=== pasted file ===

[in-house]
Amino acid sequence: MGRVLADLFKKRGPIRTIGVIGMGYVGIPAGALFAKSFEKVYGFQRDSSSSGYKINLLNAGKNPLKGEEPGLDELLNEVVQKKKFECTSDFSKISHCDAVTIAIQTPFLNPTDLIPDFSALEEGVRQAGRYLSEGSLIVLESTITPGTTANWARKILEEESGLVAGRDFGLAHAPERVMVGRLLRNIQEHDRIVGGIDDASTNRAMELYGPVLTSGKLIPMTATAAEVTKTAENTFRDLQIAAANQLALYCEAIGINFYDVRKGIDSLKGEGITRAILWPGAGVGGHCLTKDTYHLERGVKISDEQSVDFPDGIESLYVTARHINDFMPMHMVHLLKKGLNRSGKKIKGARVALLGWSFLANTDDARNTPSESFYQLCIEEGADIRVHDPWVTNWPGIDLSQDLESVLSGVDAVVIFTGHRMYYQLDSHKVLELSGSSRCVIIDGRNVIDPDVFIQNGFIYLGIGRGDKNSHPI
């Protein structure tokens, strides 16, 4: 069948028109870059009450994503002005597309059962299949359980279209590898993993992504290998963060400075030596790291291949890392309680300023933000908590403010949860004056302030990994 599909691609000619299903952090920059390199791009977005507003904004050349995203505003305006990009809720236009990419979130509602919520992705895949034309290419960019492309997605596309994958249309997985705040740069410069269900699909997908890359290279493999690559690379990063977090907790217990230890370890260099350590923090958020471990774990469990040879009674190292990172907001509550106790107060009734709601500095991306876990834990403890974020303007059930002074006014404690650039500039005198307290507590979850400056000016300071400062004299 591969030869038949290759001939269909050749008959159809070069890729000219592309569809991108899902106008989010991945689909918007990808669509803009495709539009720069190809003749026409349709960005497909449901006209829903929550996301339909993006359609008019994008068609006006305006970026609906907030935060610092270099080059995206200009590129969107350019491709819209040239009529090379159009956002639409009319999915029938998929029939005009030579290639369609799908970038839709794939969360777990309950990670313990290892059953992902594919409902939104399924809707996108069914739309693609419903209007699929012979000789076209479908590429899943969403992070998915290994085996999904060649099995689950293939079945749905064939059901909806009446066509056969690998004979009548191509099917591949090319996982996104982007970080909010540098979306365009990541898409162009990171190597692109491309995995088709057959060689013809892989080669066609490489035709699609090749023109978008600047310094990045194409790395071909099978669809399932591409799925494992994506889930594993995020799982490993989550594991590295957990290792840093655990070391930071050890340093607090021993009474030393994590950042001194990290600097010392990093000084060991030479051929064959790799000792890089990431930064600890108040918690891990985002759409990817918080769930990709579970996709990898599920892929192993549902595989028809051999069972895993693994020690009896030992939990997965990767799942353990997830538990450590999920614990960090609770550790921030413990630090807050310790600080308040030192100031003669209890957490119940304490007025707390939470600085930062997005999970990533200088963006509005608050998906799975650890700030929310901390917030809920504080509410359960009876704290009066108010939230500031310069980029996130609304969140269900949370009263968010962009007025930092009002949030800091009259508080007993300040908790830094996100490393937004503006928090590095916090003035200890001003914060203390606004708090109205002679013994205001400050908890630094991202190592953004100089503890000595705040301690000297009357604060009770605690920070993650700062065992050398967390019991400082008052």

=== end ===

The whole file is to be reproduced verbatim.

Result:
[in-house]
Amino acid sequence: MGRVLADLFKKRGPIRTIGVIGMGYVGIPAGALFAKSFEKVYGFQRDSSSSGYKINLLNAGKNPLKGEEPGLDELLNEVVQKKKFECTSDFSKISHCDAVTIAIQTPFLNPTDLIPDFSALEEGVRQAGRYLSEGSLIVLESTITPGTTANWARKILEEESGLVAGRDFGLAHAPERVMVGRLLRNIQEHDRIVGGIDDASTNRAMELYGPVLTSGKLIPMTATAAEVTKTAENTFRDLQIAAANQLALYCEAIGINFYDVRKGIDSLKGEGITRAILWPGAGVGGHCLTKDTYHLERGVKISDEQSVDFPDGIESLYVTARHINDFMPMHMVHLLKKGLNRSGKKIKGARVALLGWSFLANTDDARNTPSESFYQLCIEEGADIRVHDPWVTNWPGIDLSQDLESVLSGVDAVVIFTGHRMYYQLDSHKVLELSGSSRCVIIDGRNVIDPDVFIQNGFIYLGIGRGDKNSHPI
């Protein structure tokens, strides 16, 4: 069948028109870059009450994503002005597309059962299949359980279209590898993993992504290998963060400075030596790291291949890392309680300023933000908590403010949860004056302030990994 599909691609000619299903952090920059390199791009977005507003904004050349995203505003305006990009809720236009990419979130509602919520992705895949034309290419960019492309997605596309994958249309997985705040740069410069269900699909997908890359290279493999690559690379990063977090907790217990230890370890260099350590923090958020471990774990469990040879009674190292990172907001509550106790107060009734709601500095991306876990834990403890974020303007059930002074006014404690650039500039005198307290507590979850400056000016300071400062004299 591969030869038949290759001939269909050749008959159809070069890729000219592309569809991108899902106008989010991945689909918007990808669509803009495709539009720069190809003749026409349709960005497909449901006209829903929550996301339909993006359609008019994008068609006006305006970026609906907030935060610092270099080059995206200009590129969107350019491709819209040239009529090379159009956002639409009319999915029938998929029939005009030579290639369609799908970038839709794939969360777990309950990670313990290892059953992902594919409902939104399924809707996108069914739309693609419903209007699929012979000789076209479908590429899943969403992070998915290994085996999904060649099995689950293939079945749905064939059901909806009446066509056969690998004979009548191509099917591949090319996982996104982007970080909010540098979306365009990541898409162009990171190597692109491309995995088709057959060689013809892989080669066609490489035709699609090749023109978008600047310094990045194409790395071909099978669809399932591409799925494992994506889930594993995020799982490993989550594991590295957990290792840093655990070391930071050890340093607090021993009474030393994590950042001194990290600097010392990093000084060991030479051929064959790799000792890089990431930064600890108040918690891990985002759409990817918080769930990709579970996709990898599920892929192993549902595989028809051999069972895993693994020690009896030992939990997965990767799942353990997830538990450590999920614990960090609770550790921030413990630090807050310790600080308040030192100031003669209890957490119940304490007025707390939470600085930062997005999970990533200088963006509005608050998906799975650890700030929310901390917030809920504080509410359960009876704290009066108010939230500031310069980029996130609304969140269900949370009263968010962009007025930092009002949030800091009259508080007993300040908790830094996100490393937004503006928090590095916090003035200890001003914060203390606004708090109205002679013994205001400050908890630094991202190592953004100089503890000595705040301690000297009357604060009770605690920070993650700062065992050398967390019991400082008052």